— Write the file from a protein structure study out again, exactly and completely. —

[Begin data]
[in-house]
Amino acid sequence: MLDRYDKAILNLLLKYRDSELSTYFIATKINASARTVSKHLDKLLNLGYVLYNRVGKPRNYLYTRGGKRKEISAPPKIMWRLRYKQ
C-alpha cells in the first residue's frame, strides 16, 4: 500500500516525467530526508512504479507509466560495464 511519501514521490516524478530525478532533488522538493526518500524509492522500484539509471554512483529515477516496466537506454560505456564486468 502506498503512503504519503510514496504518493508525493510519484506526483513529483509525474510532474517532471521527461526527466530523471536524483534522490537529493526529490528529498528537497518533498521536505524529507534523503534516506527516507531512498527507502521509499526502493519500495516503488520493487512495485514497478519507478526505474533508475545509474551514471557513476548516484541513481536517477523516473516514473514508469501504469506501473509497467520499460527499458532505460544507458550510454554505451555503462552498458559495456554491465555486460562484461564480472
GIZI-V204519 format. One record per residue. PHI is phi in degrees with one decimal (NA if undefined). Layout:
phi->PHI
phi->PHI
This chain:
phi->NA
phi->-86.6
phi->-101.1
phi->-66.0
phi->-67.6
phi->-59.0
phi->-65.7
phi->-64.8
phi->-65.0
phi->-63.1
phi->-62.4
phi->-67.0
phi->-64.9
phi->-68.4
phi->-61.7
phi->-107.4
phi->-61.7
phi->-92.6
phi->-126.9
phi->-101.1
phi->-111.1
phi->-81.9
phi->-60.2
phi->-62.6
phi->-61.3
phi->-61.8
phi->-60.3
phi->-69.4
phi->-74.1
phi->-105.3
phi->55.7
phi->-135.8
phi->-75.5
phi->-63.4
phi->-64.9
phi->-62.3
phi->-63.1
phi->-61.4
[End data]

[in-house]
Amino acid sequence: MLDRYDKAILNLLLKYRDSELSTYFIATKINASARTVSKHLDKLLNLGYVLYNRVGKPRNYLYTRGGKRKEISAPPKIMWRLRYKQ
C-alpha cells in the first residue's frame, strides 16, 4: 500500500516525467530526508512504479507509466560495464 511519501514521490516524478530525478532533488522538493526518500524509492522500484539509471554512483529515477516496466537506454560505456564486468 502506498503512503504519503510514496504518493508525493510519484506526483513529483509525474510532474517532471521527461526527466530523471536524483534522490537529493526529490528529498528537497518533498521536505524529507534523503534516506527516507531512498527507502521509499526502493519500495516503488520493487512495485514497478519507478526505474533508475545509474551514471557513476548516484541513481536517477523516473516514473514508469501504469506501473509497467520499460527499458532505460544507458550510454554505451555503462552498458559495456554491465555486460562484461564480472
GIZI-V204519 format. One record per residue. PHI is phi in degrees with one decimal (NA if undefined). Layout:
phi->PHI
phi->PHI
This chain:
phi->NA
phi->-86.6
phi->-101.1
phi->-66.0
phi->-67.6
phi->-59.0
phi->-65.7
phi->-64.8
phi->-65.0
phi->-63.1
phi->-62.4
phi->-67.0
phi->-64.9
phi->-68.4
phi->-61.7
phi->-107.4
phi->-61.7
phi->-92.6
phi->-126.9
phi->-101.1
phi->-111.1
phi->-81.9
phi->-60.2
phi->-62.6
phi->-61.3
phi->-61.8
phi->-60.3
phi->-69.4
phi->-74.1
phi->-105.3
phi->55.7
phi->-135.8
phi->-75.5
phi->-63.4
phi->-64.9
phi->-62.3
phi->-63.1
phi->-61.4